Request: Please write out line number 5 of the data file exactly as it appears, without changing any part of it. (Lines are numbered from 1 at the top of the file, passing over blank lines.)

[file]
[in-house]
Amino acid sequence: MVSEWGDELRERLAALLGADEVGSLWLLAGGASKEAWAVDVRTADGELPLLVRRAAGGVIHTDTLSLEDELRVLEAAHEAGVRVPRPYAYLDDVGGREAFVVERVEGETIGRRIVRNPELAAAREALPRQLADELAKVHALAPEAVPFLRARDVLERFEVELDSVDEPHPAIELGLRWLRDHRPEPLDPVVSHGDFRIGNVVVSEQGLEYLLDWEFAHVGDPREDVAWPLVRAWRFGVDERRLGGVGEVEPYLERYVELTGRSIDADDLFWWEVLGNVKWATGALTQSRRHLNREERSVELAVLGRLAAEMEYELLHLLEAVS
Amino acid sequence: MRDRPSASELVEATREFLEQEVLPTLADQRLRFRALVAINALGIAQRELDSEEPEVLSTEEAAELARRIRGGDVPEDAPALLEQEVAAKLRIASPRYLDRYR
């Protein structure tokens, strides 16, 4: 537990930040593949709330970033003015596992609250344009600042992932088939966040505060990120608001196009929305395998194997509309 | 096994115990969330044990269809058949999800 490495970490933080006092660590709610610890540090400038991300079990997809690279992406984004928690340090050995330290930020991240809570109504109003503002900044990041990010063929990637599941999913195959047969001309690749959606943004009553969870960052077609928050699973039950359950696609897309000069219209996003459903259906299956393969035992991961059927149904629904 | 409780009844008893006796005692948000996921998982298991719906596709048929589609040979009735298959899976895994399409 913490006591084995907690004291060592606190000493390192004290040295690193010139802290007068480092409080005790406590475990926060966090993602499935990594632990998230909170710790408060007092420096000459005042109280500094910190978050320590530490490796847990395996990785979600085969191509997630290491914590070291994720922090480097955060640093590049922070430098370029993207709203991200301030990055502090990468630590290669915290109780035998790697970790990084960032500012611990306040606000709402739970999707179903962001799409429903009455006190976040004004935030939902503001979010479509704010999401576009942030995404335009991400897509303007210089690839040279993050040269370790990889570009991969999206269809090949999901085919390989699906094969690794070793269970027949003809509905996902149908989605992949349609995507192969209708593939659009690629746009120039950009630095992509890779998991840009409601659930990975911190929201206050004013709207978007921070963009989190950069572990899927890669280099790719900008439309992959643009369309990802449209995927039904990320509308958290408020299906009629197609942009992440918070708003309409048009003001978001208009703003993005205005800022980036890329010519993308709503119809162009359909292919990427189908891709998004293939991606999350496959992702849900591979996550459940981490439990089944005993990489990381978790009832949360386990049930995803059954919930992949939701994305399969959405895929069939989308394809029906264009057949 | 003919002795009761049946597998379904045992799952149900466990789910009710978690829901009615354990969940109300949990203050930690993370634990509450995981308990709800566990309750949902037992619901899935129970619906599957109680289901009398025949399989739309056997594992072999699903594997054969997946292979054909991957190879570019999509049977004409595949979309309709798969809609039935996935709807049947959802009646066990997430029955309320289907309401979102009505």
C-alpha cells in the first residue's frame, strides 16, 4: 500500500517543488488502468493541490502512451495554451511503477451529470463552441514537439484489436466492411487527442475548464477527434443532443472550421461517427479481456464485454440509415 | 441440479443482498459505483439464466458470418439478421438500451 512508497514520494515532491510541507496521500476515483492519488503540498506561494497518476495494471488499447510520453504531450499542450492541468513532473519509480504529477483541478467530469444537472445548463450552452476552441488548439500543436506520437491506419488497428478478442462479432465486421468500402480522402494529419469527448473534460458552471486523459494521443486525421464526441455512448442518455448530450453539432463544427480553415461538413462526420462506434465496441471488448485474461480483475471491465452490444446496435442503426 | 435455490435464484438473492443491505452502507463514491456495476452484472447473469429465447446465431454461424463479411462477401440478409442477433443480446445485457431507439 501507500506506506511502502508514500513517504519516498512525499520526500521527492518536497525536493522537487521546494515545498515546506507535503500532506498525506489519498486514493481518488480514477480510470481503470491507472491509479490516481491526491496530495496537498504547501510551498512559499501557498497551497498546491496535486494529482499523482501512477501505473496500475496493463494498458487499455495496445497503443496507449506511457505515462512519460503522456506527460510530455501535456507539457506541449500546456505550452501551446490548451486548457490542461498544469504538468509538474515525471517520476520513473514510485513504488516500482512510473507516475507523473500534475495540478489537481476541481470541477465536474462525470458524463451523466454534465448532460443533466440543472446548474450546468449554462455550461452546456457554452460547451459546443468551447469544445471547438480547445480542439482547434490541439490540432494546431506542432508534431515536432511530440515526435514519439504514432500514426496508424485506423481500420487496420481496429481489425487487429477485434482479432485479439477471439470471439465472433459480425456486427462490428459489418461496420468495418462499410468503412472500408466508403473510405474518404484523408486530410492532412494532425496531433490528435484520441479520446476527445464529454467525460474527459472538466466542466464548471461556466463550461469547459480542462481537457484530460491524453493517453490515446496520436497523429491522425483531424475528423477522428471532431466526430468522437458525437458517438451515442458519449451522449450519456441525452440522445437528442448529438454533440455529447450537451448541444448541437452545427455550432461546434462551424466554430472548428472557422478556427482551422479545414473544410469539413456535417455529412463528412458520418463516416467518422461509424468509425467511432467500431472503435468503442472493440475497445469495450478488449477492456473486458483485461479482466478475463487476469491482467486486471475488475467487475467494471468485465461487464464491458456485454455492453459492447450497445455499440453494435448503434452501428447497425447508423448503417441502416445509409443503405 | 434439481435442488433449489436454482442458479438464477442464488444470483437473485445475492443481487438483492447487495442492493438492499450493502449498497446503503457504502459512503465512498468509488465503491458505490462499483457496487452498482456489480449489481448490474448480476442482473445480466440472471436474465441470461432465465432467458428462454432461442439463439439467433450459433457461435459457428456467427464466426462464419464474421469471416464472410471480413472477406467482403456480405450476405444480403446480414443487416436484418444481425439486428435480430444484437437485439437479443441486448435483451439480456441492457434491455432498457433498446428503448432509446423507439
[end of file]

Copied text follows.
C-alpha cells in the first residue's frame, strides 16, 4: 500500500517543488488502468493541490502512451495554451511503477451529470463552441514537439484489436466492411487527442475548464477527434443532443472550421461517427479481456464485454440509415 | 441440479443482498459505483439464466458470418439478421438500451 512508497514520494515532491510541507496521500476515483492519488503540498506561494497518476495494471488499447510520453504531450499542450492541468513532473519509480504529477483541478467530469444537472445548463450552452476552441488548439500543436506520437491506419488497428478478442462479432465486421468500402480522402494529419469527448473534460458552471486523459494521443486525421464526441455512448442518455448530450453539432463544427480553415461538413462526420462506434465496441471488448485474461480483475471491465452490444446496435442503426 | 435455490435464484438473492443491505452502507463514491456495476452484472447473469429465447446465431454461424463479411462477401440478409442477433443480446445485457431507439 501507500506506506511502502508514500513517504519516498512525499520526500521527492518536497525536493522537487521546494515545498515546506507535503500532506498525506489519498486514493481518488480514477480510470481503470491507472491509479490516481491526491496530495496537498504547501510551498512559499501557498497551497498546491496535486494529482499523482501512477501505473496500475496493463494498458487499455495496445497503443496507449506511457505515462512519460503522456506527460510530455501535456507539457506541449500546456505550452501551446490548451486548457490542461498544469504538468509538474515525471517520476520513473514510485513504488516500482512510473507516475507523473500534475495540478489537481476541481470541477465536474462525470458524463451523466454534465448532460443533466440543472446548474450546468449554462455550461452546456457554452460547451459546443468551447469544445471547438480547445480542439482547434490541439490540432494546431506542432508534431515536432511530440515526435514519439504514432500514426496508424485506423481500420487496420481496429481489425487487429477485434482479432485479439477471439470471439465472433459480425456486427462490428459489418461496420468495418462499410468503412472500408466508403473510405474518404484523408486530410492532412494532425496531433490528435484520441479520446476527445464529454467525460474527459472538466466542466464548471461556466463550461469547459480542462481537457484530460491524453493517453490515446496520436497523429491522425483531424475528423477522428471532431466526430468522437458525437458517438451515442458519449451522449450519456441525452440522445437528442448529438454533440455529447450537451448541444448541437452545427455550432461546434462551424466554430472548428472557422478556427482551422479545414473544410469539413456535417455529412463528412458520418463516416467518422461509424468509425467511432467500431472503435468503442472493440475497445469495450478488449477492456473486458483485461479482466478475463487476469491482467486486471475488475467487475467494471468485465461487464464491458456485454455492453459492447450497445455499440453494435448503434452501428447497425447508423448503417441502416445509409443503405 | 434439481435442488433449489436454482442458479438464477442464488444470483437473485445475492443481487438483492447487495442492493438492499450493502449498497446503503457504502459512503465512498468509488465503491458505490462499483457496487452498482456489480449489481448490474448480476442482473445480466440472471436474465441470461432465465432467458428462454432461442439463439439467433450459433457461435459457428456467427464466426462464419464474421469471416464472410471480413472477406467482403456480405450476405444480403446480414443487416436484418444481425439486428435480430444484437437485439437479443441486448435483451439480456441492457434491455432498457433498446428503448432509446423507439